The curriculum is the sum of all planned activity within the Academy and is the vehicle through which we deliver our vision; excellence in character, excellence in curriculum outcomes and excellence in community.
Through our curriculum we seek to transform the students we serve, enabling them to take seriously the purpose with which they were gifted and to enable them to contribute to the transformation of their community in Blyth and beyond.
Our curriculum is designed to enable students to develop both expertise and wisdom.
Our curriculum is knowledge rich, where knowledge is defined as that which we believe to be true and students are encouraged to learn this knowledge and to apply this learning with wisdom.
Our students will value the power of knowledge and questioning. We choose to teach knowledge that yields the greatest cognitive benefit. Our curriculum provides a knowledge-rich program of study which is increasingly rigorous and is flexible enough to be adapted to meet students’ needs.
Knowledge is what we already know about our subjects. It comes from centuries of learning, and from the research of universities and subject associations. It is powerful because it enables children to interpret the subject (and ultimately the world): it is our role to share this knowledge and all our students should be exposed to it. It is fair and just that this should be so.
Our curriculum enables all students to acquire knowledge that takes them beyond their own experience. It is knowledge students may not have equal access to at home, in their community, family or friends. As such, this knowledge is the right of all students.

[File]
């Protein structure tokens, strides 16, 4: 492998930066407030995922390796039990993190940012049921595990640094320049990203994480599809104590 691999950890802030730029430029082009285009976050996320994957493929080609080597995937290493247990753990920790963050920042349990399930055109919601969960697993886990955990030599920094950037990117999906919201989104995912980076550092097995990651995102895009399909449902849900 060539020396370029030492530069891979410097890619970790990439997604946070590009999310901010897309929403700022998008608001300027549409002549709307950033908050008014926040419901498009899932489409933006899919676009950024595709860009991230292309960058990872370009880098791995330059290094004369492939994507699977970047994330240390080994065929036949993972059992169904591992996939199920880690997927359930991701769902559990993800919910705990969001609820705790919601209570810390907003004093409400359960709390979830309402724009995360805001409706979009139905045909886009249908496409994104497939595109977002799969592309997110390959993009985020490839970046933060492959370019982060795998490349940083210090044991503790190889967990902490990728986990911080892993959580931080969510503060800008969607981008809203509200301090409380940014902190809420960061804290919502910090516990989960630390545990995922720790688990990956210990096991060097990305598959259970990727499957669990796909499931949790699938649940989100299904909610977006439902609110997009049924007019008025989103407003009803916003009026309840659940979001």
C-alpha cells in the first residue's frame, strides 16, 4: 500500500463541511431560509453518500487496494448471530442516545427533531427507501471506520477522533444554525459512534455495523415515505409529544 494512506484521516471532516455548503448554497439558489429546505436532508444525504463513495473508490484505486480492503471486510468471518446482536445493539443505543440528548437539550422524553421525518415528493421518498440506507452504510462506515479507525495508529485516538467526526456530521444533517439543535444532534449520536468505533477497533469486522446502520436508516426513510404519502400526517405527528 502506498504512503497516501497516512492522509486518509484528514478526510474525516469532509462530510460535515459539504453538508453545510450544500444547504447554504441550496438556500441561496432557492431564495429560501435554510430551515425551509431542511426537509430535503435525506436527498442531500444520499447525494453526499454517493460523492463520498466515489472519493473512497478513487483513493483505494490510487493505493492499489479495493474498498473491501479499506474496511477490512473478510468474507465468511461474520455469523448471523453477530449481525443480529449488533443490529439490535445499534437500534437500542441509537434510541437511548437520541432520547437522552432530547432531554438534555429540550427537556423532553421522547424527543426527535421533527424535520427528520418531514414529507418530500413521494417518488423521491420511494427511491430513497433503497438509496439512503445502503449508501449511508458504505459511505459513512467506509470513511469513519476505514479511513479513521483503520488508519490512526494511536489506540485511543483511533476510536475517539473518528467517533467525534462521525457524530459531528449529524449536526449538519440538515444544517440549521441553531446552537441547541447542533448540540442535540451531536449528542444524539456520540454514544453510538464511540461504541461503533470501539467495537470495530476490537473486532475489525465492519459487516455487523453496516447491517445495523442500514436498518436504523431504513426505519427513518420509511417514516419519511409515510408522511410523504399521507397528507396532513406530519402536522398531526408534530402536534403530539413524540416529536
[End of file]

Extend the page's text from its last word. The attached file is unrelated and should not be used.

Students naturally see a subject in terms of its substantive knowledge – the facts and ideas that experts in the subject have established. In addition to this information, however, disciplinary knowledge is required. Disciplinary knowledge addresses how that knowledge was established, its degree of certainty and how it continues to be revised by scholars, artists or professional practice. It is that part of the subject where pupils understand each discipline as a tradition of enquiry with its own distinctive pursuit of truth. The age and stage at which students are exposed in any depth to disciplinary knowledge varies with the subject, but the point is that we wish our students not simply to learn about history or science but to become historians and scientists.
Our curriculum considers disciplinary specific, powerful ways of thinking that are developed through sustained engagement with the subject. Examples are inverse operations in mathematics, cause and effect in science, structure and agency in sociology, provenance and context in history, central tendency and dispersion in statistics.
The curriculum is structured and progressive, focusing on building to advanced levels of knowledge. This approach is particularly important in subjects like mathematics, science and languages, where some concepts can only be understood if other concepts have been taught first. Even in a subject like history where some units might stand alone, the development of discipline requires vertical integration; advanced skills build on more basic skills, and these must be mastered first.